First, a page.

Global warming during a "greenhouse interval" ultimately led to the start of the human race, scientists believe.
New research suggests that sea temperatures of around 25C (77F) and a lack of permanent polar ice sheets fuelled an explosion of species diversity that eventually led to the human race.
Scientists made the discovery while looking for clues in tiny fossil shells in blocks of Shropshire limestone thought to be around 510 million years old.
The timeframe is referred to as the Cambrian explosion, when representatives of all the major animal groups first appeared.
The surge in diversity allowed life to evolve into a multitude of complex forms, including fish, reptiles, birds and mammals.
Scientists previously thought the Cambrian explosion must have been fuelled by warm temperatures, but the evidence has been lacking so far.
This new findings suggest it was a "greenhouse interval" when high levels of carbon dioxide filled the atmosphere and temperatures soared.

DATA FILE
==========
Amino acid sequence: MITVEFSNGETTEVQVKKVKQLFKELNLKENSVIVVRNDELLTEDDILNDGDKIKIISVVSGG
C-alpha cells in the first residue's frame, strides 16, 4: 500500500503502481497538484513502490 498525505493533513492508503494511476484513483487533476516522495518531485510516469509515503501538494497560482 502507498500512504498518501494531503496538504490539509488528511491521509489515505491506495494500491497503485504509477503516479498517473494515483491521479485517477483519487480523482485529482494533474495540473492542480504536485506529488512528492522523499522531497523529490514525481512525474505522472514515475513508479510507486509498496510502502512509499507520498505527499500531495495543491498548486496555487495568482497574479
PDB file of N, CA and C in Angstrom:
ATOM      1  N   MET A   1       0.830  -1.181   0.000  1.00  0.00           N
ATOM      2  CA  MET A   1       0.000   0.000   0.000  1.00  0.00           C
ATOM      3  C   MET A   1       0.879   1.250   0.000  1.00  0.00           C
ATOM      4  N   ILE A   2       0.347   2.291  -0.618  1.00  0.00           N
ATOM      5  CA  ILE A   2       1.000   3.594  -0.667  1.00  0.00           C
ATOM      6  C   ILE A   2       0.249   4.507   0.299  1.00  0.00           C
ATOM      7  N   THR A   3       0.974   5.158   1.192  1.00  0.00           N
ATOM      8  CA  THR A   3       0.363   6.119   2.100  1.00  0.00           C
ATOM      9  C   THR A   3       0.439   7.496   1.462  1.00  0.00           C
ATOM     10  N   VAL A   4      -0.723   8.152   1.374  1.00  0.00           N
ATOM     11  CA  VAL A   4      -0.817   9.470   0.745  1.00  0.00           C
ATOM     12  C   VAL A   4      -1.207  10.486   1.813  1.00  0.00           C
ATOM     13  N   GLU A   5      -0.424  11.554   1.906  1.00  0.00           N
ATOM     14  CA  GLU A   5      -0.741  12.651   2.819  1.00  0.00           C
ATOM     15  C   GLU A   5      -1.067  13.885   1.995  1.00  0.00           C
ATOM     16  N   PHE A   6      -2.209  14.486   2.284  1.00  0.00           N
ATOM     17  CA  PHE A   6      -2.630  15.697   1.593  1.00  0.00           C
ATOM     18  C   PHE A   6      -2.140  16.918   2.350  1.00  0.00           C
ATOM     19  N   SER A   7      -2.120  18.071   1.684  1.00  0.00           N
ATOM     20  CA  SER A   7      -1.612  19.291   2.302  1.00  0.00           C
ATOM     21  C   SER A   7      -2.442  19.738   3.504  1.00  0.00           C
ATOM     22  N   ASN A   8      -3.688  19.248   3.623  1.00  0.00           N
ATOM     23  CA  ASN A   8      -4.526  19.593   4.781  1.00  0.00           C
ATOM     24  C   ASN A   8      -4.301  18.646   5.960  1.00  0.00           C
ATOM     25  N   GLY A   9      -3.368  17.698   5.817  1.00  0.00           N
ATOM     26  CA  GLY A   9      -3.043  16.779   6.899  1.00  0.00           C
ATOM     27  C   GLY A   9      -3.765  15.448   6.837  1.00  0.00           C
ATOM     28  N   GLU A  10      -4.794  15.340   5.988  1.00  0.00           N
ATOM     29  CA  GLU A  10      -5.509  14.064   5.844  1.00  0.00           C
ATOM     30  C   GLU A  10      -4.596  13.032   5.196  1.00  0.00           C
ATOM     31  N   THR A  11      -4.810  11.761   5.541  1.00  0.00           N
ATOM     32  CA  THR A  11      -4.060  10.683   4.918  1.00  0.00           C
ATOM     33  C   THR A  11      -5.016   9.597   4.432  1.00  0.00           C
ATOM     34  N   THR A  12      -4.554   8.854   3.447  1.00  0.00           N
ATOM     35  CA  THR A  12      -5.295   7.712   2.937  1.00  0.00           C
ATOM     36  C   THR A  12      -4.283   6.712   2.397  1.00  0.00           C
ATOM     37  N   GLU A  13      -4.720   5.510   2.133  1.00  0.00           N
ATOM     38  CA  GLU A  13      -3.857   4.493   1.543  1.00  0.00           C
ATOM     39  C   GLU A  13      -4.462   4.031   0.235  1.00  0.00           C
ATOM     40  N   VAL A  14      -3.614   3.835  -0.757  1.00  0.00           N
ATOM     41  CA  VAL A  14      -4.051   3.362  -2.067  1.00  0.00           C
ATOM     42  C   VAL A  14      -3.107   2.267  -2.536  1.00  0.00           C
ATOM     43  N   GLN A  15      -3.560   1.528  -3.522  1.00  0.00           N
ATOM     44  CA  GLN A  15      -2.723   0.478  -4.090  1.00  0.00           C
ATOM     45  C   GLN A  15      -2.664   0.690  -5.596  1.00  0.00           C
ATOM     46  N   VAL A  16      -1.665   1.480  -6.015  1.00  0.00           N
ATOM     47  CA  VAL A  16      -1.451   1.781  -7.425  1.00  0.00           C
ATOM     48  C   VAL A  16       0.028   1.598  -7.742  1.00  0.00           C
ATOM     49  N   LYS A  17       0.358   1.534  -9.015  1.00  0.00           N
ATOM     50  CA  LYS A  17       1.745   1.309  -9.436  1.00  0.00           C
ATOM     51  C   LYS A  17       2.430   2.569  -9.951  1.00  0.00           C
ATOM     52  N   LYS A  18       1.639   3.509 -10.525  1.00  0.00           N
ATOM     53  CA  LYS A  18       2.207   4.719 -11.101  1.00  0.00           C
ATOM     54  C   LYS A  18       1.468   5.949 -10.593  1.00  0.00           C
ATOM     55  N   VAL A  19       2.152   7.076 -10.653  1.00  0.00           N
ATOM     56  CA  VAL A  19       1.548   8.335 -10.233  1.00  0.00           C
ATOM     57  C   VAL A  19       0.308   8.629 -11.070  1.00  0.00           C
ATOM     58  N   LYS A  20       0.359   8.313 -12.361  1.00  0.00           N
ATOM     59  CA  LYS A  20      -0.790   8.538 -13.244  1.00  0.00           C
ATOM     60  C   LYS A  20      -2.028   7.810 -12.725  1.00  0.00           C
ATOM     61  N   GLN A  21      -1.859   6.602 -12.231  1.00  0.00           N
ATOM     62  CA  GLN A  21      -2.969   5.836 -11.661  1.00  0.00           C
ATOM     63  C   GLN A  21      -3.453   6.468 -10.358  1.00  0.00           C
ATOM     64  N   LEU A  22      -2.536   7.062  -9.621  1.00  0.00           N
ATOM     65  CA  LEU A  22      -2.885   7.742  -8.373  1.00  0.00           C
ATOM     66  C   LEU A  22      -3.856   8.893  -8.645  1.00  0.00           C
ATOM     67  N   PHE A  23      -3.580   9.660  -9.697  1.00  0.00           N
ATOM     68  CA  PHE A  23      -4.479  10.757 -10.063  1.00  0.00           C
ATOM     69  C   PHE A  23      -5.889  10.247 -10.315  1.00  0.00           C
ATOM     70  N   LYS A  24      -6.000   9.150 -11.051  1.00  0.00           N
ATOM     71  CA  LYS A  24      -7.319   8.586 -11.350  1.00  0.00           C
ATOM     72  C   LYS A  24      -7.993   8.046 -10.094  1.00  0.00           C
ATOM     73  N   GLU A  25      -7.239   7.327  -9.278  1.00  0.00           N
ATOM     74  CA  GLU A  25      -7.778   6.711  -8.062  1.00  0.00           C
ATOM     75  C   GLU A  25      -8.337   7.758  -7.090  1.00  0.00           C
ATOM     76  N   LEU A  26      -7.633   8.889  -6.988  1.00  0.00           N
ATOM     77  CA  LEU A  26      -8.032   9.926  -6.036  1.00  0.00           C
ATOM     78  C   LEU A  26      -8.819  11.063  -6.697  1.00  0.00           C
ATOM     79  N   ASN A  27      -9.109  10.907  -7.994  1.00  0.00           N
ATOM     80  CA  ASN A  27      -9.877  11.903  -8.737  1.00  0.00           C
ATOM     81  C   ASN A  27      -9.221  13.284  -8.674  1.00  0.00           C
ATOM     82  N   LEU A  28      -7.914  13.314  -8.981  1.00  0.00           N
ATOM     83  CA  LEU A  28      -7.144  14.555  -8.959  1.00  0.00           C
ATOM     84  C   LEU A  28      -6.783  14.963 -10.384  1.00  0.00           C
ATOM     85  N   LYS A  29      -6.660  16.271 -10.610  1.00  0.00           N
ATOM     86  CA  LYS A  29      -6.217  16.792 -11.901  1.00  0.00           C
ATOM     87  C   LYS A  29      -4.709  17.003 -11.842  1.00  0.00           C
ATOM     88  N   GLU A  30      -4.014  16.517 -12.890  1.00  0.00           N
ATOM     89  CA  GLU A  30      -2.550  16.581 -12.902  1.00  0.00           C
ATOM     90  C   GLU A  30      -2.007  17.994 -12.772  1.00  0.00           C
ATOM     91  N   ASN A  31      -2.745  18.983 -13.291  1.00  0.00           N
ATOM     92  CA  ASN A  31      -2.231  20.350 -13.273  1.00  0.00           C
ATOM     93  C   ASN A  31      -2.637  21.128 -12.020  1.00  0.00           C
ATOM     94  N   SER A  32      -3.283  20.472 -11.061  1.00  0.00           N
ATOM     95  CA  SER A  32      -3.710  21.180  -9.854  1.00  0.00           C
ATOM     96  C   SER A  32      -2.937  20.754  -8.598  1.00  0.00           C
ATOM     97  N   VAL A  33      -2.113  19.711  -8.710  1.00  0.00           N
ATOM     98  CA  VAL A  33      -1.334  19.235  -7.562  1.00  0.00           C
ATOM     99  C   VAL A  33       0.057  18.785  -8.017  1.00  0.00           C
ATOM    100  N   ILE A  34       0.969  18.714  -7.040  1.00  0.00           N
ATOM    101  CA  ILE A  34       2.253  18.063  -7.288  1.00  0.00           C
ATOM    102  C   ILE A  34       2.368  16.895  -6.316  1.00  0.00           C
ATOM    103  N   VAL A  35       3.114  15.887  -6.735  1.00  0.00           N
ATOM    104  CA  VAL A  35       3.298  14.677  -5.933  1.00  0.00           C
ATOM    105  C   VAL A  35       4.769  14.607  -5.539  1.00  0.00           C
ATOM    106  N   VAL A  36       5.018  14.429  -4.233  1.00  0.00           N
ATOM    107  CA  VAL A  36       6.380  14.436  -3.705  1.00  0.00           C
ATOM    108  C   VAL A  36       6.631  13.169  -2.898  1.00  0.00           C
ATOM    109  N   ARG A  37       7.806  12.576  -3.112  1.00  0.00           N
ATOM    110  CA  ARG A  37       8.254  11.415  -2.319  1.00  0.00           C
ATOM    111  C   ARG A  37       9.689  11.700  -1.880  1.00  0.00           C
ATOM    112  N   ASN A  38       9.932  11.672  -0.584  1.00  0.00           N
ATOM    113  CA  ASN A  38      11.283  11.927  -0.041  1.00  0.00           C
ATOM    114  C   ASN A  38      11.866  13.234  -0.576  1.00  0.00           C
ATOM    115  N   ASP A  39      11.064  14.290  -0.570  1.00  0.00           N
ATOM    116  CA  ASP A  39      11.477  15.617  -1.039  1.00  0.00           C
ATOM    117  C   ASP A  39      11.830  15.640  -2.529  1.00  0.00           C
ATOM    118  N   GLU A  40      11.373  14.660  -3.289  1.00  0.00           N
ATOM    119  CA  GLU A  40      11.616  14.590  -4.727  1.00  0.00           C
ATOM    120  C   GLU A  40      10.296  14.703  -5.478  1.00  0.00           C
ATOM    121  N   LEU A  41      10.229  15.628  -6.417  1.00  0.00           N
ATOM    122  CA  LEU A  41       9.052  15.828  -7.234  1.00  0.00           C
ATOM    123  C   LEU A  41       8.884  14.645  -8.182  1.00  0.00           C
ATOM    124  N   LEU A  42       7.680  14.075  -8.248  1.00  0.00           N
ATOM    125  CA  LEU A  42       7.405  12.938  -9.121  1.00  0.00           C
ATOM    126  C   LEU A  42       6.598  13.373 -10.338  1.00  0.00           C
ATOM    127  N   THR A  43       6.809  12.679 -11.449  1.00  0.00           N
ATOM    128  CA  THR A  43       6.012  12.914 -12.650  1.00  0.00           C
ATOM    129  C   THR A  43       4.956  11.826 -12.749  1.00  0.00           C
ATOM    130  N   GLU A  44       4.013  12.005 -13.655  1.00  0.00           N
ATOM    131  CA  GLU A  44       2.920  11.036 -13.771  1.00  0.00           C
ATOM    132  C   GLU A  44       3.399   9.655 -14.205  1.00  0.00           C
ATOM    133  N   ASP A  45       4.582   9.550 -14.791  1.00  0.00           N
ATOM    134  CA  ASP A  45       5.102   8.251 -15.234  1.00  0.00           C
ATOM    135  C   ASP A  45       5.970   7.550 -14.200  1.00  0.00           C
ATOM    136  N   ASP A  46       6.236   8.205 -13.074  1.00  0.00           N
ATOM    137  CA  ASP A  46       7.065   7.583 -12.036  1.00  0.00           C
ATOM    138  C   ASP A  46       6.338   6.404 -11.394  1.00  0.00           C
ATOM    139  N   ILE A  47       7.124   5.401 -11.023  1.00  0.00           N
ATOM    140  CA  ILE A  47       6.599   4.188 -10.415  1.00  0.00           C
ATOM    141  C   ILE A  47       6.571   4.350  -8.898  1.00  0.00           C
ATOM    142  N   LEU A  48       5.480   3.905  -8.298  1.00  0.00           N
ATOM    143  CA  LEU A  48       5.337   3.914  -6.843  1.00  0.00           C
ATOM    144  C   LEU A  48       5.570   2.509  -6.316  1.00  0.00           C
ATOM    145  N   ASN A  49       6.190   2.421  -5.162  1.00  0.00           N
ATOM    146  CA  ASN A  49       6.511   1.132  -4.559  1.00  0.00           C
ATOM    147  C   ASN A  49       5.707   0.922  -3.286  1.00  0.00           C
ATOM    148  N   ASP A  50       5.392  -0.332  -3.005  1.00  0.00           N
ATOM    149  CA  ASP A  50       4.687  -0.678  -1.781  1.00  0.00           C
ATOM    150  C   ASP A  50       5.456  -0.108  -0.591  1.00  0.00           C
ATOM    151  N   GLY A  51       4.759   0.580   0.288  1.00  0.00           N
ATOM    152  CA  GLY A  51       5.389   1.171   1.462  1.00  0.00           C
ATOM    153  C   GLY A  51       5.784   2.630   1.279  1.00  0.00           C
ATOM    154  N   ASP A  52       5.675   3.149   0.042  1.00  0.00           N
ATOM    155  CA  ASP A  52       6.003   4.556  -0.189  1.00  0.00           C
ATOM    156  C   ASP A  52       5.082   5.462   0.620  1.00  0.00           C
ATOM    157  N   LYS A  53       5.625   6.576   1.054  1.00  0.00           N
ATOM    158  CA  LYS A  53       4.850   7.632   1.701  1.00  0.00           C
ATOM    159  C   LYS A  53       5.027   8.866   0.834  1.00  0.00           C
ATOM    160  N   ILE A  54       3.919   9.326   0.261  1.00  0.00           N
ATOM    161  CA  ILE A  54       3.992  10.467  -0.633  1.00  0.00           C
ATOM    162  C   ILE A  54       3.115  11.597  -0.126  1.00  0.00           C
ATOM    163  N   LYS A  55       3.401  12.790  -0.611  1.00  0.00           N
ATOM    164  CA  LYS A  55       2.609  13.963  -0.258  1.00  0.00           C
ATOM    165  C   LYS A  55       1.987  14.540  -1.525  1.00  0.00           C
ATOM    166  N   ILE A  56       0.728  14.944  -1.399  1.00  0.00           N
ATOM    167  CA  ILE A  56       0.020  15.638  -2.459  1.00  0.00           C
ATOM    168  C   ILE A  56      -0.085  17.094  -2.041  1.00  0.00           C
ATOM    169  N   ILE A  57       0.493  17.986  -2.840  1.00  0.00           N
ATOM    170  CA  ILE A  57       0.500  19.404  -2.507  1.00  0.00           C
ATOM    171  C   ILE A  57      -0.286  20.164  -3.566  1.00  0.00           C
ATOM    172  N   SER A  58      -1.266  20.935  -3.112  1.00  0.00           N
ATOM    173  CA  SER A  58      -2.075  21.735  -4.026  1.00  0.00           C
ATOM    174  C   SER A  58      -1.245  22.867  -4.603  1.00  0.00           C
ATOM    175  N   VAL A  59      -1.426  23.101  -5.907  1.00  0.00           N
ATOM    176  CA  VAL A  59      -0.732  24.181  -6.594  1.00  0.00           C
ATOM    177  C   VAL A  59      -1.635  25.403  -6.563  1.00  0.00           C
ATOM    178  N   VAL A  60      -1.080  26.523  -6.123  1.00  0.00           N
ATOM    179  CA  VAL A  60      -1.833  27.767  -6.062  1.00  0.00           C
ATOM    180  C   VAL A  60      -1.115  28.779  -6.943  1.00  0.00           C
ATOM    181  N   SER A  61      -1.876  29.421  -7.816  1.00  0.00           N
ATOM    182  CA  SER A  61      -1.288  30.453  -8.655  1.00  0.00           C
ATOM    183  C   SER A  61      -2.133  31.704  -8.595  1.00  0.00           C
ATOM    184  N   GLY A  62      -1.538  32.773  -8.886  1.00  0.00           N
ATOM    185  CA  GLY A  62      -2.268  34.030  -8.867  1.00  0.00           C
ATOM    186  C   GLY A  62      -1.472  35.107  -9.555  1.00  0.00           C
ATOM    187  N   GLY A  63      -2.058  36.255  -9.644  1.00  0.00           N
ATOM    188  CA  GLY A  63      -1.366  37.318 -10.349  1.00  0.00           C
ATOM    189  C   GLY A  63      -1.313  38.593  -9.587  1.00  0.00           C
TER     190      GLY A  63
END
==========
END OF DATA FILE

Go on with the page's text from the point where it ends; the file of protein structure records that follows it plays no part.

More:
Thomas Hearing, from the University of Leicester's School of Geography, Geology and Environment, said: "Because scientists cannot directly measure sea temperatures from half a billion years ago, they have to use proxy data - these are measurable quantities that respond in a predictable way to changing climate variables like temperature. In this study, we used oxygen isotope ratios, which is a commonly used palaeothermometer.
"We then used acid to extract fossils about 1mm long from blocks of limestone from Shropshire, UK, dated to between 515 to 510 million years old. Careful examination of these tiny fossils revealed that some of them have exceptionally well-preserved shell chemistry which has not changed since they grew on the Cambrian sea floor."
The isotopes revealed warm sea temperatures of between 20C and 25C.
Co-author Dr Tom Harvey, also from the University of Leicester, said: "Many marine animals incorporate chemical traces of seawater into their shells as they grow. That chemical signature is often lost over geological time, so it's remarkable that we can identify it in such ancient fossils."
The findings appear in the journal Science Advances.
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